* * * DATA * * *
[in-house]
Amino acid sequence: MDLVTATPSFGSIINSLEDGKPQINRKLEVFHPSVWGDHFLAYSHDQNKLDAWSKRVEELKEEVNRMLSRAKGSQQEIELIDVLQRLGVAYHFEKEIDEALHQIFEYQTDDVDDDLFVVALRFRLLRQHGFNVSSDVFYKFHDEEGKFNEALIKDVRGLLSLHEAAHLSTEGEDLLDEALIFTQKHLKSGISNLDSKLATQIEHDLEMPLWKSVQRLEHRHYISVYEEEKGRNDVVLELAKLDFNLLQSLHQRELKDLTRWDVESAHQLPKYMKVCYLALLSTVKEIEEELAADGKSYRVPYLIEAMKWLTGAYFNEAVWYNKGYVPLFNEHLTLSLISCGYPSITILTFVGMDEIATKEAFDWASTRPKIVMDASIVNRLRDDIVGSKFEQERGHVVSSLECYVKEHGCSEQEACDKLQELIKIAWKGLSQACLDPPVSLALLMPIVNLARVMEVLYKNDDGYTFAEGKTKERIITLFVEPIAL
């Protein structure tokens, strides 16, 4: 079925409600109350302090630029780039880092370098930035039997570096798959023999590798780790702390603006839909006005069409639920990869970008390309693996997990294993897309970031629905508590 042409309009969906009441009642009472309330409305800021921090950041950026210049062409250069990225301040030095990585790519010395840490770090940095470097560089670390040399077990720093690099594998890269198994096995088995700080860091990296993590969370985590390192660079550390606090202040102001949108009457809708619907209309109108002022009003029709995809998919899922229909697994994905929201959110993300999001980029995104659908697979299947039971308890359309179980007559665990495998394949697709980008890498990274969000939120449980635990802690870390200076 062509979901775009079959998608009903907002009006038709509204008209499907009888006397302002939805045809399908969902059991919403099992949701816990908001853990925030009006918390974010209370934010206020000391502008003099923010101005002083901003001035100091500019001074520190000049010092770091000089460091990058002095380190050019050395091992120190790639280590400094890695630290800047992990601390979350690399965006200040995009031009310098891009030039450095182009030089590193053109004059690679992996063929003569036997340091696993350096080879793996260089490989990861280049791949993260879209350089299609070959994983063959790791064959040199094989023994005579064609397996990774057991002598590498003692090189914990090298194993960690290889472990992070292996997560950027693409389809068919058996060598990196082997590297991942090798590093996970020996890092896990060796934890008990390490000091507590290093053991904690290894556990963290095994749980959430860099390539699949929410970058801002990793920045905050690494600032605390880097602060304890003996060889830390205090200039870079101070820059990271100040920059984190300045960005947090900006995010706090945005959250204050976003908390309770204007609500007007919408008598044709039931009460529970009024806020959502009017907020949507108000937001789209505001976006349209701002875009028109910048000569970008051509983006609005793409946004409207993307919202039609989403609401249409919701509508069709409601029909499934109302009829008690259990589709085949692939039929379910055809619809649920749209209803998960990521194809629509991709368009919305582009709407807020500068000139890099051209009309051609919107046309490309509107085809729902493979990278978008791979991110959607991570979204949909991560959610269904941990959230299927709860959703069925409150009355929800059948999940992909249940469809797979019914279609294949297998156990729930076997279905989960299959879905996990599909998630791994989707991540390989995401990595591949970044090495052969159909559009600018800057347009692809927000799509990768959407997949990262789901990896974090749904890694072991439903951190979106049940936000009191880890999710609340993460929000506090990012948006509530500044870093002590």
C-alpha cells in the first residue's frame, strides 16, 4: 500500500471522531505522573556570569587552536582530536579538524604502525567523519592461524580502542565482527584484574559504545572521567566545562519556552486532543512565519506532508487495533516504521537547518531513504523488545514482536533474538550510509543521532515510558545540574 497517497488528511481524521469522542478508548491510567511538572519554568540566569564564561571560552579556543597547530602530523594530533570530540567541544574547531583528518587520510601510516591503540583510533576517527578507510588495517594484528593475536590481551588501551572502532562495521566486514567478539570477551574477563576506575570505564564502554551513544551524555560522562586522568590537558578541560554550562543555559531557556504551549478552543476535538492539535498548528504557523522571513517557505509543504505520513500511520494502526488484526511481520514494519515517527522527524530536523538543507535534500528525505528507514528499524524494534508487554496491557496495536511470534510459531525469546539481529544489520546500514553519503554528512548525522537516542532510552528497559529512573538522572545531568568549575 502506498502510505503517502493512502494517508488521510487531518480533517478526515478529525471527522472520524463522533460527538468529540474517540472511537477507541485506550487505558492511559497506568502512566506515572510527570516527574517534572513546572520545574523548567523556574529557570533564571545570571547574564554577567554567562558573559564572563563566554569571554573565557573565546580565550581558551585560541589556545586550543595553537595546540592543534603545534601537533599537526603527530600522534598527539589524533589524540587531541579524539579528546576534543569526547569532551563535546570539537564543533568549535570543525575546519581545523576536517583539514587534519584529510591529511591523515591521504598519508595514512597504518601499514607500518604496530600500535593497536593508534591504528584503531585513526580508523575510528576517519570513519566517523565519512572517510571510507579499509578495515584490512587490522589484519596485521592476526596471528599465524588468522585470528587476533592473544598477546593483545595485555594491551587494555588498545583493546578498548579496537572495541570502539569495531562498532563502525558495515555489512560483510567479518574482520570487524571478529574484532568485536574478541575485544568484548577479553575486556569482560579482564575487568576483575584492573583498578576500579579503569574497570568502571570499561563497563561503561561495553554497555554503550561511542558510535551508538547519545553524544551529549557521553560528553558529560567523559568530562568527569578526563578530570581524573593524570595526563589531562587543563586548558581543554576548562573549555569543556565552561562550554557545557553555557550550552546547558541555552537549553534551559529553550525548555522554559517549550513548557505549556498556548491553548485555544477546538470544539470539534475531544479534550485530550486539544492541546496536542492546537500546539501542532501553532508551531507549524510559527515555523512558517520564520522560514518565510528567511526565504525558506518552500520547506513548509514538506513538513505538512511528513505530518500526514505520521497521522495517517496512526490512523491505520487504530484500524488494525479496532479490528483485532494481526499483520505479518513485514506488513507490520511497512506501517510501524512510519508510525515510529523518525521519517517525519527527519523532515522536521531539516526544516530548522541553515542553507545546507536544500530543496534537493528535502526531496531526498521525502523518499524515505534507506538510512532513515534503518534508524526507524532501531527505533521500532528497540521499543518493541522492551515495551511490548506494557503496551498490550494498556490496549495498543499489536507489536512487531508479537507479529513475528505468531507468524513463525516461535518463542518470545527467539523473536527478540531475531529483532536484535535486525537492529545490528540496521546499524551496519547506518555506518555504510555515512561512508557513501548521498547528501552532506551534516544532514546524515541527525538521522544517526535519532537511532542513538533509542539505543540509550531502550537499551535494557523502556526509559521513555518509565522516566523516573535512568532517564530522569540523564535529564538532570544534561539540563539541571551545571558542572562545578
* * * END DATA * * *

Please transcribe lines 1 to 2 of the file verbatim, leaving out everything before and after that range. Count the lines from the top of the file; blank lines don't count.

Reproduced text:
[in-house]
Amino acid sequence: MDLVTATPSFGSIINSLEDGKPQINRKLEVFHPSVWGDHFLAYSHDQNKLDAWSKRVEELKEEVNRMLSRAKGSQQEIELIDVLQRLGVAYHFEKEIDEALHQIFEYQTDDVDDDLFVVALRFRLLRQHGFNVSSDVFYKFHDEEGKFNEALIKDVRGLLSLHEAAHLSTEGEDLLDEALIFTQKHLKSGISNLDSKLATQIEHDLEMPLWKSVQRLEHRHYISVYEEEKGRNDVVLELAKLDFNLLQSLHQRELKDLTRWDVESAHQLPKYMKVCYLALLSTVKEIEEELAADGKSYRVPYLIEAMKWLTGAYFNEAVWYNKGYVPLFNEHLTLSLISCGYPSITILTFVGMDEIATKEAFDWASTRPKIVMDASIVNRLRDDIVGSKFEQERGHVVSSLECYVKEHGCSEQEACDKLQELIKIAWKGLSQACLDPPVSLALLMPIVNLARVMEVLYKNDDGYTFAEGKTKERIITLFVEPIAL